As my life continues and I count every month into this, (8 months now), most days I am a fighter, but there are this days when I feel so out of control. What works one day sometimes doesn't on on other days, when I think I've got it together it, D takes me on a roller coaster with highs and lows reminding me of how much havoc it has brought into my life. I have stopped keeping a journal because I tend to eat the same things a lot. I do like your idea of writing down about stress and so forth, so may pick it up again! Although there are days when I still am very emotional about all of this and will still let out a good cry, my goal is to live life to the fullest, I love my life and I want to be healthy. Should I fear this disease, no, but I do take it very seriously, so am diligent towards taking care of myself! I keep busy work full-time, like to work around the house, love to read, and above all I keep my Faith in place! Best wishes to all!

Nana_anna 2012-05-01 22:59:31 -0500 Report

So true. I for one can contest to that. When ever we have luncheons at church I tend to let down my guard, because of all the delicious foods they serve. It makes you want to try everything. Now I am aware of what I can eat and don't eat. Eventually it all will effect you. Not only in pounds, but everything else.

jigsaw 2012-05-01 19:19:31 -0500 Report

I accept that diabetes is a part of my life! By developing healthy routines such as a good eating plan, an exercise plan, and routine medical checks etc, I simply live and enjoy life. I don't consider complications as part of diabetes. They can happen from not taking care of yourself when diabetes is present, or in some cases, not knowing you 've had it before damage is done. As it progresses, as it has in my case over an 18 year period, I make the necessary modifications with medications, diet, and exercise. I have experienced frustration at times, but it's short term, and it passes. It's just a way of life or lifestyle, and I'm very thankful for not having something worse!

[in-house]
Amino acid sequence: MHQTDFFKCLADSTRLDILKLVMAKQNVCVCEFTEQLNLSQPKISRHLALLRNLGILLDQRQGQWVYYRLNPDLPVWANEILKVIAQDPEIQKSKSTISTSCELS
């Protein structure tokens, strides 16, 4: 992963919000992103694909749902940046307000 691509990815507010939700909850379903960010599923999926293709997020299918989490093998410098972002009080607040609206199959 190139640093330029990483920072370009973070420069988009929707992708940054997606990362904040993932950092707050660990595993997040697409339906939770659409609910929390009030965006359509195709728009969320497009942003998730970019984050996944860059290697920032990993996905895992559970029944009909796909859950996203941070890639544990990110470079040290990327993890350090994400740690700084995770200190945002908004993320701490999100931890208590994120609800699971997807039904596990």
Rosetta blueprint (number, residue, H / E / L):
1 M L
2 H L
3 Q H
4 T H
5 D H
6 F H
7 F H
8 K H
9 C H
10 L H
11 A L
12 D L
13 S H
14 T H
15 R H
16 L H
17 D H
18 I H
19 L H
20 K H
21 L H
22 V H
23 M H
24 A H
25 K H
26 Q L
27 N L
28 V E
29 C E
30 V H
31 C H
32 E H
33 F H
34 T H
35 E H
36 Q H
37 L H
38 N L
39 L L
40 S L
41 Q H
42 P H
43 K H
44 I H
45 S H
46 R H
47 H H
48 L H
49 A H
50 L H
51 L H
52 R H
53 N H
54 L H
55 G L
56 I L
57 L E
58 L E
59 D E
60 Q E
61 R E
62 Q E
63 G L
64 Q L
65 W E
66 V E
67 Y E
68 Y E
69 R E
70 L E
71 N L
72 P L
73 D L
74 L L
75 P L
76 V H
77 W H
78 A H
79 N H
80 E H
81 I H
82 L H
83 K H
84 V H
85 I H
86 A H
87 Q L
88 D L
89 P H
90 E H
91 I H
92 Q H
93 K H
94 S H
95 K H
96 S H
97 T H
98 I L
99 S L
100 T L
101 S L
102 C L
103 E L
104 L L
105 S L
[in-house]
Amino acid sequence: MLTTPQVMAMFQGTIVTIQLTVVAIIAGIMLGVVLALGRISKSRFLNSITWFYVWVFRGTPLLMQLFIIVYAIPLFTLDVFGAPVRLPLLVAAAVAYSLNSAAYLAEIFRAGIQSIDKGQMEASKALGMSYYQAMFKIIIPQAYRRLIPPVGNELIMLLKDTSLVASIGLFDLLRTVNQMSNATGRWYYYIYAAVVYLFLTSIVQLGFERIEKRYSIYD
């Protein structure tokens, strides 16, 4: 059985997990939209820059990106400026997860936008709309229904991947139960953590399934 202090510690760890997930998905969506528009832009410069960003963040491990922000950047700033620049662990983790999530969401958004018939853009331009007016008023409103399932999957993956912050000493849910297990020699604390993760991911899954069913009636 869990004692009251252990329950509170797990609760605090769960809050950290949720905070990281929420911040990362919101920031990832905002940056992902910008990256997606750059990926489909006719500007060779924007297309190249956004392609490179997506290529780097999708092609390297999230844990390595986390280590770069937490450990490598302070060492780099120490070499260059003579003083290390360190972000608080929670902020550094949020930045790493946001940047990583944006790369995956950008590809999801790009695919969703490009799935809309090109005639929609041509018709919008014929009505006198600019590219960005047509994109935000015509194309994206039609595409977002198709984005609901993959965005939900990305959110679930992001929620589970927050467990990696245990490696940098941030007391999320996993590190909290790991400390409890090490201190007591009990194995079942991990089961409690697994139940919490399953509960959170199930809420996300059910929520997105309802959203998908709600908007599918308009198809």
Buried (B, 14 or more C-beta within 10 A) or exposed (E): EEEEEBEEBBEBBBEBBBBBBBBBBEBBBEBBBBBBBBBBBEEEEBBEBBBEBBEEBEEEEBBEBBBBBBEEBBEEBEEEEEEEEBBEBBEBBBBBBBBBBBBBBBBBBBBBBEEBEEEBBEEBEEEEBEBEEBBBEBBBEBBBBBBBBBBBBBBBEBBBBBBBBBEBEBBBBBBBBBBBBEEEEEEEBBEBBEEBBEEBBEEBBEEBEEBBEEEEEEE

MrAldo77 2012-05-01 18:13:13 -0500 Report

Im 21 I have type 1 and its hard for me cuz I jus found out I had it last year. I was dyin almost

roshy 2012-05-02 08:07:02 -0500 Report

i can imagine being 21 and trying to adjust wil come with some major difficulties. are you using needles or a pump??

jayabee52 2012-05-01 16:21:10 -0500 Report

That is why while I do take my Diabetes seriously, I don't take life that way. I try to kid around and joke and be light hearted. I can be very serious when I need be, but I also like to unwind and enjoy life a bit too.

Just Joyce
Just Joyce 2012-05-01 17:42:52 -0500 Report

James I agree with you. I think people who can find fun in many things even with a disease are the happier people. Sure you can get down at times but you can't let the down times weigh you down. I have fun and I try hard to enjoy life.

JSJB 2012-05-01 15:55:50 -0500 Report

Yes, enjoy life the best as you can. It does get tiresome but you can't crawl into a corner and hope this condition will go away. When asked how I feel, I reply "Great, I woke up and opened my eyes." Even with the problems we face we have to make the best of it.

Just Joyce
Just Joyce 2012-05-01 17:51:22 -0500 Report

JS I tell my coworkers and friends one of two things when they ask how am I feeling. One is "Everyday above ground is a good day" or "As long as there is no grass growing on my chest, I must be feeling good".

If you can't make the best of something, especially bad situations, then I think a person needs to look deep within themselves. Life can throw roadblocks at you at anytime, the sooner you get over, under or around the roadblocks that makes life interesting and in the end you may have found something to laugh about.